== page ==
19. As part of a new series in the Poll of the Week, we're bringing you into the centre chair. When presented with a situation, how would you react? What would you do? The USS Penda has been sent out on convoy duty - escorting a merchant convoy back towards the Federation core. However, one of the merchants is hijacked in the time it takes you to fight off several pirate ships. Thanks to a nearby Galor-class ship, you were able to defeat most of the attackers, except for two who fled with the hijacked merchant ship. However, the pirates warn you that any attack will result in them killing the captured merchant if you send a team or attack their ship. The Gul is already turning to escort their convoy out of the sector, and will shortly be out of immediate range. Your convoy needs to be escorted to the Starbase at the edge of the sector, and after you send a message to Command, they warn you that the Quick Response Force is already deployed to deal with an issue with one of the colonies in the sector, and cannot come to your rescue. Still.. it seemed the Gul was unhappy with these attacks too, perhaps you could work something out?
  20. Over the many years of Star Trek, we've seen multiple Red Shirt deaths to the point it's one of the most popular memes — if not the most popular — in the fandom. Nothing says "you're about to kick it" like being summoned on an Away Team with all the major characters, and you turn up wearing red. Like a flag to a bull, no matter the direction someone fires their phaser in, somehow it's going to end up slap bang in the middle of the Red Shirt. Synonyms for the redshirt include sacrificial lamb and spear-carrier, so you know what conotations are a given. HOWEVER! Someone did the science! In a recent Star Trek: The Math of Khan talk at the Museum of Mathematics, one determined trekkie, James Grime, discovered out of three seasons of our beloved Original Series, only 25 died out of 239, a stunning 10 percent of deaths. However, out of 55 gold shirts, 10 of them died, resulting in 18 percent. In true defiance of everything we hold dear, if you wanted to cheat death, science came out alive with a staggering 6 percent dead. Perhaps the Scientists and Doctors have it right all along. Wear the blue, avoid the chop. Regardless, in honour of this humble trope, we're asking you this week to choose your favourite red shirt death from the Original Series. You've got a few good ones to choose from, so let us know which plucked at your heart strings the most!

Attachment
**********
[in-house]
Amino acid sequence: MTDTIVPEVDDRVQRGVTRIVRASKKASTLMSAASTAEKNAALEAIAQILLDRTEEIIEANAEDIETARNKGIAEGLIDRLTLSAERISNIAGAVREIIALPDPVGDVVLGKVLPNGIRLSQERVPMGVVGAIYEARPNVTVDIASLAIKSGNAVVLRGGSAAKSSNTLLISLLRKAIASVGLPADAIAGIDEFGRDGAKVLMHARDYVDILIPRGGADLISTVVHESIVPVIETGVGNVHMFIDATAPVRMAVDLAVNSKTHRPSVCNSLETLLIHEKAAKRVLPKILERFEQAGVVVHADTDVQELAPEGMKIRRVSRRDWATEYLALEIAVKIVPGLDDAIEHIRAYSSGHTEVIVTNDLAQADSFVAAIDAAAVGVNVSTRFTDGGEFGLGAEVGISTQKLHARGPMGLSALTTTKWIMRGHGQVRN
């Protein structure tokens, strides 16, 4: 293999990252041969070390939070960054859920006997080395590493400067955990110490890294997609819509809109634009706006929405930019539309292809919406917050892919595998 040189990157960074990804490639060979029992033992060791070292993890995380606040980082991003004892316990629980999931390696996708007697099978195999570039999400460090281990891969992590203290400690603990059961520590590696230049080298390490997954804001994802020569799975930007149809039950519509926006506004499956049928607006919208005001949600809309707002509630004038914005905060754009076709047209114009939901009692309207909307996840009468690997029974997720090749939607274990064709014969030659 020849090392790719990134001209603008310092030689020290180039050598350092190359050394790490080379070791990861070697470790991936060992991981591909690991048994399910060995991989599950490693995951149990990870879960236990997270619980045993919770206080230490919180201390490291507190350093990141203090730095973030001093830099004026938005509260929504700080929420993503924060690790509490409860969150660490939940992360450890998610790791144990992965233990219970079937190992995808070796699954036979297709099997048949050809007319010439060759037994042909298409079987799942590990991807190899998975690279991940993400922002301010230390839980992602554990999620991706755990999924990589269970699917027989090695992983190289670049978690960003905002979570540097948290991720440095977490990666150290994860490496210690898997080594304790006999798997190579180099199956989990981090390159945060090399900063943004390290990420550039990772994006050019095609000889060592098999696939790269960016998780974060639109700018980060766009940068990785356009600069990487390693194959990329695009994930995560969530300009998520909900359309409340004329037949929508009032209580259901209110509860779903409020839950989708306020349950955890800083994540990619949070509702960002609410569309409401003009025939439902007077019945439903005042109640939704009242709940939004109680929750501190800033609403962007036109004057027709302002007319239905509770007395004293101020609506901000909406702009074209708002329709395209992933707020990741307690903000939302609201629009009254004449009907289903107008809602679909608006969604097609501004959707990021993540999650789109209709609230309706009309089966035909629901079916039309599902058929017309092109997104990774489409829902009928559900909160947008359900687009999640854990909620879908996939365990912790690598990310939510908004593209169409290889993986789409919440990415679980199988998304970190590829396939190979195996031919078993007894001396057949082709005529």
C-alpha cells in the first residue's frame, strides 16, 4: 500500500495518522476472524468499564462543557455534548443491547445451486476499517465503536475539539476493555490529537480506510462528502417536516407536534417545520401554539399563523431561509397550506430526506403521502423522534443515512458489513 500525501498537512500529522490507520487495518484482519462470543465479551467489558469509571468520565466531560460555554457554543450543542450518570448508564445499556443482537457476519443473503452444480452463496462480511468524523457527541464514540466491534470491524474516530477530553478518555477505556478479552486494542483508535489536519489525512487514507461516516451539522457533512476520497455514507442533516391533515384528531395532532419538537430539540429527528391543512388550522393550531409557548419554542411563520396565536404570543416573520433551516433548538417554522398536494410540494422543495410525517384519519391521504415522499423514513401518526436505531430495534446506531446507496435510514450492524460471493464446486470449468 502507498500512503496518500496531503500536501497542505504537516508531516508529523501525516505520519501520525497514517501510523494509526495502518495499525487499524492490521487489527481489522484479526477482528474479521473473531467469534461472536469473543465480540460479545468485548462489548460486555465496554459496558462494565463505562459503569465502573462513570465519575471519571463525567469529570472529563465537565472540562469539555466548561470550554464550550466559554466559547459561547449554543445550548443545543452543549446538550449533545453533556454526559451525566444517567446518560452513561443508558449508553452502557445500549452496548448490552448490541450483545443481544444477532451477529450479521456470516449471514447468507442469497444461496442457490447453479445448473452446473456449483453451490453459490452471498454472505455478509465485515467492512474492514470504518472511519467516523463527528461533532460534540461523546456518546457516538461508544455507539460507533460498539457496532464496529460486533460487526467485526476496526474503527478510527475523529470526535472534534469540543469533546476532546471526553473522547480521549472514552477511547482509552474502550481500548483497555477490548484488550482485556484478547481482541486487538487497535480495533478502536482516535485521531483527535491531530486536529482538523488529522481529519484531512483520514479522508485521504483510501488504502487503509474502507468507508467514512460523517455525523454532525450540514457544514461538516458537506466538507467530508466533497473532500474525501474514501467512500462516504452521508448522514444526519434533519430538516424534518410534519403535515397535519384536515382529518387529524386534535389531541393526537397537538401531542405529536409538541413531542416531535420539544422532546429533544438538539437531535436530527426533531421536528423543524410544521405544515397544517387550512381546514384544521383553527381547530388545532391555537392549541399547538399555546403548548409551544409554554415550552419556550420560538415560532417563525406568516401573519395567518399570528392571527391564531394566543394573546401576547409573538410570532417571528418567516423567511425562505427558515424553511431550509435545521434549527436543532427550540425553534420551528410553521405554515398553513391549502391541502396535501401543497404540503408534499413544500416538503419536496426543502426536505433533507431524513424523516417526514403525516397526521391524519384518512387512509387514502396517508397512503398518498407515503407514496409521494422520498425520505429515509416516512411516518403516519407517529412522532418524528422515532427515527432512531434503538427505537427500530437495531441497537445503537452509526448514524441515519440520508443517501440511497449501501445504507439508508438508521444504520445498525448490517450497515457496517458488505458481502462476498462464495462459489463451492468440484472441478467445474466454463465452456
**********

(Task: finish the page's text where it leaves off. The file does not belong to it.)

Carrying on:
21. A common trope in Star Trek is time travel. Securely in the realm of science fiction, this process is achieved several times through the series and movies. Whether it is an anti-time anomaly, the interference of powerful aliens, or an unexpected accident, time travel features prominently in the storylines we’ve come to love. Why is time travel such a popular subject? Each of us wishes we could jump to a new time, "putting things right that once went wrong and hoping each time that the next leap will be …" (wait, wrong show). The truth is that the past (and the future) fascinate us. So often we are taught that the past is immutable, and the future is untouchable except abstractly by our present actions. But what if we could directly effect the past or future? What if our decisions could ripple out to change the present instead of the other way around? One of the most popular episodes of TOS was “City on Edge of Forever” which found Kirk and Spock chasing McCoy through an alien time vortex to 1930s Earth. The captain is forced to choose between preserving the timeline and letting a woman he has fallen in love with die. It is these kinds of heavyweight moral decisions that make for great storytelling and time travel is one way to increase the stakes. But time travel adds another layer of complexity because it is a way that we could make the familiar – like Earth – more alien. Imagine being able to visit the Middle Ages, the time of Caesar, or the 60s. Time travel could also allow us to see events that are only mentioned in passing within the Star Trek universe but that could be explored and expanded upon to make the “history” more real. The possibilities are endless.